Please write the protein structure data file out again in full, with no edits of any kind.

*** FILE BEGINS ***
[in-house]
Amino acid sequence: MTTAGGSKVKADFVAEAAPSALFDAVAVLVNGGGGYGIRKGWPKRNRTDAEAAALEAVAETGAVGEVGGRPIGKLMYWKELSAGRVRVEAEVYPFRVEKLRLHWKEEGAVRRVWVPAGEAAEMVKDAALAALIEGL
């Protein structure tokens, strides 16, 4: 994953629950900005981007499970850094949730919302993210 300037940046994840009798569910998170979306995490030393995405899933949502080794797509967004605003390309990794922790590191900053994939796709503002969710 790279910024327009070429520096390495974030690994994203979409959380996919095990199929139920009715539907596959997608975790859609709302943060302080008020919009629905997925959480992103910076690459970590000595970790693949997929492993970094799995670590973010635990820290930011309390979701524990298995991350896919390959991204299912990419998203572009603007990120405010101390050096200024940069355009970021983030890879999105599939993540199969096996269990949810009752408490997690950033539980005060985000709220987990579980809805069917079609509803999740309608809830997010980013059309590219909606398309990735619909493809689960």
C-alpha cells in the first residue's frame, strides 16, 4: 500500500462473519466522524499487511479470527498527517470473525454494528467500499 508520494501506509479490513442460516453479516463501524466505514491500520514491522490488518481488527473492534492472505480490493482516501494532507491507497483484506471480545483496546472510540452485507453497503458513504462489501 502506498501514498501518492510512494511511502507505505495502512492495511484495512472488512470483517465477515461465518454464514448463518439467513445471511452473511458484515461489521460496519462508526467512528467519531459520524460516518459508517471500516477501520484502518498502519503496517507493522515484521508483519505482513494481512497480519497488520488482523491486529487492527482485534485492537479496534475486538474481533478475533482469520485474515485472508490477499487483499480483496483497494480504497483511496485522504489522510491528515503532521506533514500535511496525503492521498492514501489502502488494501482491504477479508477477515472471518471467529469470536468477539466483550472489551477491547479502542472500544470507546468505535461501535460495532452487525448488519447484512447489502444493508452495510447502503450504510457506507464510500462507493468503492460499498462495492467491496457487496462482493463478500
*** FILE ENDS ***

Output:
[in-house]
Amino acid sequence: MTTAGGSKVKADFVAEAAPSALFDAVAVLVNGGGGYGIRKGWPKRNRTDAEAAALEAVAETGAVGEVGGRPIGKLMYWKELSAGRVRVEAEVYPFRVEKLRLHWKEEGAVRRVWVPAGEAAEMVKDAALAALIEGL
């Protein structure tokens, strides 16, 4: 994953629950900005981007499970850094949730919302993210 300037940046994840009798569910998170979306995490030393995405899933949502080794797509967004605003390309990794922790590191900053994939796709503002969710 790279910024327009070429520096390495974030690994994203979409959380996919095990199929139920009715539907596959997608975790859609709302943060302080008020919009629905997925959480992103910076690459970590000595970790693949997929492993970094799995670590973010635990820290930011309390979701524990298995991350896919390959991204299912990419998203572009603007990120405010101390050096200024940069355009970021983030890879999105599939993540199969096996269990949810009752408490997690950033539980005060985000709220987990579980809805069917079609509803999740309608809830997010980013059309590219909606398309990735619909493809689960």
C-alpha cells in the first residue's frame, strides 16, 4: 500500500462473519466522524499487511479470527498527517470473525454494528467500499 508520494501506509479490513442460516453479516463501524466505514491500520514491522490488518481488527473492534492472505480490493482516501494532507491507497483484506471480545483496546472510540452485507453497503458513504462489501 502506498501514498501518492510512494511511502507505505495502512492495511484495512472488512470483517465477515461465518454464514448463518439467513445471511452473511458484515461489521460496519462508526467512528467519531459520524460516518459508517471500516477501520484502518498502519503496517507493522515484521508483519505482513494481512497480519497488520488482523491486529487492527482485534485492537479496534475486538474481533478475533482469520485474515485472508490477499487483499480483496483497494480504497483511496485522504489522510491528515503532521506533514500535511496525503492521498492514501489502502488494501482491504477479508477477515472471518471467529469470536468477539466483550472489551477491547479502542472500544470507546468505535461501535460495532452487525448488519447484512447489502444493508452495510447502503450504510457506507464510500462507493468503492460499498462495492467491496457487496462482493463478500